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Many of the songs Jackson writes are very personal in nature, but this one (which he wrote himself) tells the fictional story of a particularly adept gangster, something far from his personal experience. Jackson takes the role of onlooker in the song, coming across the victim and asking her over and over - "Annie are you OK?" Apparently, Annie is not OK, as she's been struck by the smooth criminal.
This song was a highlight of Jackson's live shows, where he performed variations of the 45 degree lean popularized in the video, often leaving the crowd wondering how it was done. The routine grew more elaborate over time; on the Dangerous tour (1992-1993), he basically reenacted the video with four dancers. The HIStory tour (1996-1997) brought a more theatrical performance, with Jackson dressed like a 1930s Chicago gangster. He would appear on stage with a prop machine gun and blast away six or so rival gangsters, whose bodies were then dragged off stage to great applause.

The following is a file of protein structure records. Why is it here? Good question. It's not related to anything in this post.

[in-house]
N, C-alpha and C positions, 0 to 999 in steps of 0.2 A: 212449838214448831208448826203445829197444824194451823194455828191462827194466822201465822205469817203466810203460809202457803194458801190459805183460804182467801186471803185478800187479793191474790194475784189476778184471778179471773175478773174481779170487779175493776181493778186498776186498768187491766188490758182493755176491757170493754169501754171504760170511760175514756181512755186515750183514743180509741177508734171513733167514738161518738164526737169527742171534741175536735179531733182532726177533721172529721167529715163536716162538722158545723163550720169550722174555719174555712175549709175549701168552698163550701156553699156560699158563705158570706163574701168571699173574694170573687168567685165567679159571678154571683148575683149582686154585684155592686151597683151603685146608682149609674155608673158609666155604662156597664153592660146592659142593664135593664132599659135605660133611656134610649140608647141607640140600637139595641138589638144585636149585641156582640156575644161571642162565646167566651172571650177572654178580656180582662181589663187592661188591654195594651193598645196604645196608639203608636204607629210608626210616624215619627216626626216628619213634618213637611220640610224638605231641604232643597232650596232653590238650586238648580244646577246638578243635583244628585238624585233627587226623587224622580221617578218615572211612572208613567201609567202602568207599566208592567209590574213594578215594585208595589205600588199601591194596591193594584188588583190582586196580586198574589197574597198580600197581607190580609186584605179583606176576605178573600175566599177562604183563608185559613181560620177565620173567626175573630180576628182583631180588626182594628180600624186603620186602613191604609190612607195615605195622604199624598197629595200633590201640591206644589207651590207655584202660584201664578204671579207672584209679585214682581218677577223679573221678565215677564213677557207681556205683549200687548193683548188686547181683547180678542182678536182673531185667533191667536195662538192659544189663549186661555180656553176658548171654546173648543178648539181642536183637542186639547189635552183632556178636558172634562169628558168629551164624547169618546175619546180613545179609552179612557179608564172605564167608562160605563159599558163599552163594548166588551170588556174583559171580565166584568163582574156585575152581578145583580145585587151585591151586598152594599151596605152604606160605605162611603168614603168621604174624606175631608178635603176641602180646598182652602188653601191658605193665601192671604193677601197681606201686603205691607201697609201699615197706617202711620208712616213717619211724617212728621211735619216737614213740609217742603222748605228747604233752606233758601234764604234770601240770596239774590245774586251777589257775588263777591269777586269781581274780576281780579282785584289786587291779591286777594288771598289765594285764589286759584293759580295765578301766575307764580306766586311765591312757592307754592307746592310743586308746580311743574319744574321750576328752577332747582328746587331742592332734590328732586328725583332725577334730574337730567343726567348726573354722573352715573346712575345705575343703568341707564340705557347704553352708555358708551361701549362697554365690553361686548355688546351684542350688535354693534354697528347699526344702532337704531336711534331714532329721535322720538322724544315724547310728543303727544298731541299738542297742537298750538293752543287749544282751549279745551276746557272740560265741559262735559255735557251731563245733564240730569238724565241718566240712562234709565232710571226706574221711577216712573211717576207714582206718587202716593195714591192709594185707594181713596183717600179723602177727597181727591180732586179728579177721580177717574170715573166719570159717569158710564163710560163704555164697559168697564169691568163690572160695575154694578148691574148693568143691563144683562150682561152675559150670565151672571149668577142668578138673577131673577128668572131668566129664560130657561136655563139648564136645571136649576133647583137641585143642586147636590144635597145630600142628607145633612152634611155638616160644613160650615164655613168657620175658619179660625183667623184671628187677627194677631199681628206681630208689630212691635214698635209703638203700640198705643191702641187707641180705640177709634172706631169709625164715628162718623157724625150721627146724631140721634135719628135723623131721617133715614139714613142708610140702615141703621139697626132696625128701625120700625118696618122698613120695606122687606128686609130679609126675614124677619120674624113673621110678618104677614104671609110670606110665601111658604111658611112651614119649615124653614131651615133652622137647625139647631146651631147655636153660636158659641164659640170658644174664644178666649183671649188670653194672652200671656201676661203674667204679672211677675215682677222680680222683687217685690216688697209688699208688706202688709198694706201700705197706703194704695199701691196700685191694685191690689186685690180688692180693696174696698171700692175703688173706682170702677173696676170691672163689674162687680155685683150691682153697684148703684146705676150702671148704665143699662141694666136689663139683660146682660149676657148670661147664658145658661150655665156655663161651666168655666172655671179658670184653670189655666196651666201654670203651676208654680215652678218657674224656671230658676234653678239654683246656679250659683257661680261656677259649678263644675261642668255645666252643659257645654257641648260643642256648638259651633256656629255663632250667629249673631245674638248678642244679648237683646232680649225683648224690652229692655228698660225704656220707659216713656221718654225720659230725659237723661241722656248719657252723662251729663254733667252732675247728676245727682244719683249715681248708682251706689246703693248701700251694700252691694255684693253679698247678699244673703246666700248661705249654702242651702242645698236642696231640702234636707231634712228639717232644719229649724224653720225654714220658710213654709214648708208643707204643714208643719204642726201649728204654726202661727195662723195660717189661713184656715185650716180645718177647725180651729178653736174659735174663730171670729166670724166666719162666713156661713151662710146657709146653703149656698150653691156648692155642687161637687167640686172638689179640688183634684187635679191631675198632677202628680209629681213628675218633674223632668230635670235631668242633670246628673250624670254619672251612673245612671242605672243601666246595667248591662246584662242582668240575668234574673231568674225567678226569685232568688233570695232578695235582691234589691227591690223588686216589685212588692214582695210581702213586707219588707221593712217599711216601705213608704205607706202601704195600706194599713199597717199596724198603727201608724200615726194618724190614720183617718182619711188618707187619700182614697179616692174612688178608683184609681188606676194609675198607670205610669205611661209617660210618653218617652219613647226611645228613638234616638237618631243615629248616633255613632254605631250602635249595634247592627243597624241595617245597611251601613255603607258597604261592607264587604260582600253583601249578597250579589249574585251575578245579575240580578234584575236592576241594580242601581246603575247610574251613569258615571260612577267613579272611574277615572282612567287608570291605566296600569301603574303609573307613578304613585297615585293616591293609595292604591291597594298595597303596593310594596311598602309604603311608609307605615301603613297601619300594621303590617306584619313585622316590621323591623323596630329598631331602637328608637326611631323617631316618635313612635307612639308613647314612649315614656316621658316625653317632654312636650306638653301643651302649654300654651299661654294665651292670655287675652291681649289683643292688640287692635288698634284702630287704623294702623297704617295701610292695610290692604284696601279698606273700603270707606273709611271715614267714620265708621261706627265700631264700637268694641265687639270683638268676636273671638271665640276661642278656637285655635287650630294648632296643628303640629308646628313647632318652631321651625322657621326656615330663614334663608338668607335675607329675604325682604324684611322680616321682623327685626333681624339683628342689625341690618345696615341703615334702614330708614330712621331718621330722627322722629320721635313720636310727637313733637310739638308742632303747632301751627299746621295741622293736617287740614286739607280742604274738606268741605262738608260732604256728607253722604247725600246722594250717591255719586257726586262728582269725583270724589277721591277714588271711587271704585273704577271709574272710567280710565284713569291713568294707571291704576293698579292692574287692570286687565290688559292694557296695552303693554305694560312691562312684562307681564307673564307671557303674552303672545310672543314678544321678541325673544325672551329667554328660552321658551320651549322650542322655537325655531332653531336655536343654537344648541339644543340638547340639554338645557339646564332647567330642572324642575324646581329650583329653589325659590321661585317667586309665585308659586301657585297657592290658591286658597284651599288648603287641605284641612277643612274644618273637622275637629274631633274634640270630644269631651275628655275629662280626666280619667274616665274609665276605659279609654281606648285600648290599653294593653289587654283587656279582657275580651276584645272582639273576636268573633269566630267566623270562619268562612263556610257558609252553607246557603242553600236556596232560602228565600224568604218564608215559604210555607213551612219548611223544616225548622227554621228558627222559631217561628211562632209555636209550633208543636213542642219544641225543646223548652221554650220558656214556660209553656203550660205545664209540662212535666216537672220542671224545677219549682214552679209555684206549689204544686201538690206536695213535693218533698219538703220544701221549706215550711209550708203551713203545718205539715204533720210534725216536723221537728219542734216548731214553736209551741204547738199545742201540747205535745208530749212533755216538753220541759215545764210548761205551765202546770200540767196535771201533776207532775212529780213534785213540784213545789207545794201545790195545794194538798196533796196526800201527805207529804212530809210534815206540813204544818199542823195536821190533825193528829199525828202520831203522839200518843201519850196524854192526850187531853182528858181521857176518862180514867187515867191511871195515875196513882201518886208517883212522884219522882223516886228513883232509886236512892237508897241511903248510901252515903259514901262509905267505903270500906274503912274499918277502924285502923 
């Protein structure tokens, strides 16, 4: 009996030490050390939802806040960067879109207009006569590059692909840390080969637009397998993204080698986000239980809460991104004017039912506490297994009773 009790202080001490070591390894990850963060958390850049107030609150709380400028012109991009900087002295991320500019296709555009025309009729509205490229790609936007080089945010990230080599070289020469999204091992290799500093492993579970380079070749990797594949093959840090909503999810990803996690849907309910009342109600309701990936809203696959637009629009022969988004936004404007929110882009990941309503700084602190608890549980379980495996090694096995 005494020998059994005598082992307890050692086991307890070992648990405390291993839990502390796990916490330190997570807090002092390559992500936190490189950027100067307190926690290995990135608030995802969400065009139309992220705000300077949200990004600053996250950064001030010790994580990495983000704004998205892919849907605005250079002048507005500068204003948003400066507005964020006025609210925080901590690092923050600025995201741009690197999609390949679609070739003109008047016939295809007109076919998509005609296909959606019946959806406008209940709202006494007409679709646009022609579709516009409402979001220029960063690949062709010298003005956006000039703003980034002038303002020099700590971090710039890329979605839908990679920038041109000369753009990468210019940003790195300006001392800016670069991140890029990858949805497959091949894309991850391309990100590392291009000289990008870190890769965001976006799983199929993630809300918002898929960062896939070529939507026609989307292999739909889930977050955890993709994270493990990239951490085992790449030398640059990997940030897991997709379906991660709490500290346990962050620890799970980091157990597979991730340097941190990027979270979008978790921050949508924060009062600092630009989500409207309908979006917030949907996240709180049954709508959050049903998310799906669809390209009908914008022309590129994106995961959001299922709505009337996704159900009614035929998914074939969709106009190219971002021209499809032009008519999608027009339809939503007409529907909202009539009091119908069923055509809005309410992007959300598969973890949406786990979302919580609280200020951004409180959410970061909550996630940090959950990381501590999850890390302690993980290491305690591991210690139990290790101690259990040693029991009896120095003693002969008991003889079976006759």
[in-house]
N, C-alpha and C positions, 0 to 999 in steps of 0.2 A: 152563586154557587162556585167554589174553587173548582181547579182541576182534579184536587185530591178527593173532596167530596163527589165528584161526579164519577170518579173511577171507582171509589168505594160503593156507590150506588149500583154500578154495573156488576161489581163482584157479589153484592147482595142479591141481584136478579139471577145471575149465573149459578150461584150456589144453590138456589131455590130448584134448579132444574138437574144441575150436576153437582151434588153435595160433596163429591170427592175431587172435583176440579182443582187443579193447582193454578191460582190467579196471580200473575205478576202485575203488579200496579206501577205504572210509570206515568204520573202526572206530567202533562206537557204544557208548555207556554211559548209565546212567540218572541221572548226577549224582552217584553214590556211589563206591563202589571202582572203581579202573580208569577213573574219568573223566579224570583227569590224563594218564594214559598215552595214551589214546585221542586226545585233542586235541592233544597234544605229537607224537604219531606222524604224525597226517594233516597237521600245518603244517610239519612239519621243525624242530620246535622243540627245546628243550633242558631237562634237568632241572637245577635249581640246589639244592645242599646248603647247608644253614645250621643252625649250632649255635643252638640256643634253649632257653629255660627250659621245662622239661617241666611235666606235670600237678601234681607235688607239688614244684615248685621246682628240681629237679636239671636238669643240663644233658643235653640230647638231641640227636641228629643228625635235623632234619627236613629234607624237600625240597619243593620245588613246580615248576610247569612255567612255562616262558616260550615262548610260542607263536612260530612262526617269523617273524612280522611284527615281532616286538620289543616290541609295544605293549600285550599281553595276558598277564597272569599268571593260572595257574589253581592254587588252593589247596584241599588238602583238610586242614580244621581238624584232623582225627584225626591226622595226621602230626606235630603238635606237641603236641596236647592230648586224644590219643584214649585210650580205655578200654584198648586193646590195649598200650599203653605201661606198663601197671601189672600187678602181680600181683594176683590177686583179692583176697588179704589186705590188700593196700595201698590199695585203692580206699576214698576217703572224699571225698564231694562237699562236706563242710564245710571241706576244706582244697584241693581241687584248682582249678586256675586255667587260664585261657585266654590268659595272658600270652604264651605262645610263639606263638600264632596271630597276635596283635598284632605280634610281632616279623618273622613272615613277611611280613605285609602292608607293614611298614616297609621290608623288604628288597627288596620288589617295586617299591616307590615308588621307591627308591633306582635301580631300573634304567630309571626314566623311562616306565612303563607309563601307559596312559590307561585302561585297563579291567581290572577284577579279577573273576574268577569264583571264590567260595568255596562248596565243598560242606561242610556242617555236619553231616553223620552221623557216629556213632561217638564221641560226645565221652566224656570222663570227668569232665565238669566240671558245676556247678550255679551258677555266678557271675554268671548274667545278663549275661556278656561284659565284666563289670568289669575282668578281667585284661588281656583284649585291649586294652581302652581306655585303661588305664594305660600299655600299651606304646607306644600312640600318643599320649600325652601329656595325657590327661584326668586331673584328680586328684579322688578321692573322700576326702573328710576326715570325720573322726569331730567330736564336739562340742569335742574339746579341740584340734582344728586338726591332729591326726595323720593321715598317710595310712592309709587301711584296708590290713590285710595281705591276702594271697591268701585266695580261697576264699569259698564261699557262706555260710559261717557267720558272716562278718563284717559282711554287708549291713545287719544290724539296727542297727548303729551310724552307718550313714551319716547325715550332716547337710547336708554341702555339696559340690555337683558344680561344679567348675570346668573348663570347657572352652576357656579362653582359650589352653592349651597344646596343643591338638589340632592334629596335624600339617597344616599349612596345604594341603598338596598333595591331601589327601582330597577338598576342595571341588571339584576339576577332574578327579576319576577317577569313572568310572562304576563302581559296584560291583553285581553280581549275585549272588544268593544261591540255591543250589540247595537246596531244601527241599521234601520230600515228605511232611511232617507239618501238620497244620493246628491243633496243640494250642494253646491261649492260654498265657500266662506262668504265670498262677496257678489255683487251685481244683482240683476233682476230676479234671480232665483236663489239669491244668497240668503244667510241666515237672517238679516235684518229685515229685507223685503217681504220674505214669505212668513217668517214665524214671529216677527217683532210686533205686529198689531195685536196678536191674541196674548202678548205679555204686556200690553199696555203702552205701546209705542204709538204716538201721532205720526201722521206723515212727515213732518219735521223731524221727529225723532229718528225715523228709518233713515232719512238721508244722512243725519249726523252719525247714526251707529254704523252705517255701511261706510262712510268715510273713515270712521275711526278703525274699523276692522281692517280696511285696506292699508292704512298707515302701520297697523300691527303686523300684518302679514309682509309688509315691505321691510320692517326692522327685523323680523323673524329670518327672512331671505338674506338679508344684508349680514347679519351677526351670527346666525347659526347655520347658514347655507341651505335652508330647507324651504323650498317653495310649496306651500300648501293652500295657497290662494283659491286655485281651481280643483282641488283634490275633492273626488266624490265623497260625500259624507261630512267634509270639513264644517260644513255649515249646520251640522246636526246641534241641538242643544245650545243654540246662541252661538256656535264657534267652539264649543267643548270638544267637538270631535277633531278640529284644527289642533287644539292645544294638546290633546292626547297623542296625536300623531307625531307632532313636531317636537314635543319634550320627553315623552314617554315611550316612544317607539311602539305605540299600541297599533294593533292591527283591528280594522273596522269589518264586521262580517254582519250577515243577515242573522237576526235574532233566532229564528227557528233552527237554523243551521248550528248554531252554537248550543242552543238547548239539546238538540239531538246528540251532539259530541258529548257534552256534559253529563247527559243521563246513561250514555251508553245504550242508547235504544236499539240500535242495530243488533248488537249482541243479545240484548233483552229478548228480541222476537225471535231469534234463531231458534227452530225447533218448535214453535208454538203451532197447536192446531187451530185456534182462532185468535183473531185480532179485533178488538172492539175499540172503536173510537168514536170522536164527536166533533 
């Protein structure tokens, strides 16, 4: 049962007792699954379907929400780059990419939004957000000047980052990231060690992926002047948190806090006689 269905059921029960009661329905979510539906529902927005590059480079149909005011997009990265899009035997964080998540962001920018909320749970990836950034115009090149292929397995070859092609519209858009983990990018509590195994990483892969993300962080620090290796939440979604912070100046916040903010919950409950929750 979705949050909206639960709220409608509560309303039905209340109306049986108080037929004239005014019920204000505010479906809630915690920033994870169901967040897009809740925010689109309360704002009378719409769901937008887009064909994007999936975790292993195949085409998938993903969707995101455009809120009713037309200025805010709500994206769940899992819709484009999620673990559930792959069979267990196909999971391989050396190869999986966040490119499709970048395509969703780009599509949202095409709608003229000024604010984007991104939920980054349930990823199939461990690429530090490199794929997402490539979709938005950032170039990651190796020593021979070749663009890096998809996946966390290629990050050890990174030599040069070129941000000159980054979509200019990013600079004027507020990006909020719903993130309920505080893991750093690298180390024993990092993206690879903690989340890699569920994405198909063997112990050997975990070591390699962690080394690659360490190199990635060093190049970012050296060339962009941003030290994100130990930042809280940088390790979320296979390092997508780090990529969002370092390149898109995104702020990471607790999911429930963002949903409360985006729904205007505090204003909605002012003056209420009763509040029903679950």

There are four versions of the video, with the original being in the Moonwalker
film. The most famous aspect of the video is the forward lean where Michael and his dancers appear to defy gravity. In the video, ropes and magnets were used to achieve the special effect. On stage, the dancers wore special shoes that could be furtively inserted into pegs on the stage floor, then quickly removed to resume full motion. The technique was filed under United States Patent Law
by Jackson and two collaborators in 1993, although the patent expired in 2005. (thanks, Becca - Fort Collins, CO)
It was the recording engineer, Bruce Swedien, who was the voice of the police chief on Jackson's recording.
Alien Ant Farm's version was a hit in 2001, going to #23 in the US and #3 in the UK.
Supertramp founder Roger Hodgson
Roger tells the stories behind some of his biggest hits, including "Give a Little Bit," "Take the Long Way Home" and "The Logical Song."
Rupert crafted hits for Tina Turner, Howard Jones and The Fixx.
Greg Lake of Emerson, Lake & Palmer
Greg talks about writing songs of "universal truth" for King Crimson and ELP, and tells us about his most memorable stage moment (it involves fireworks).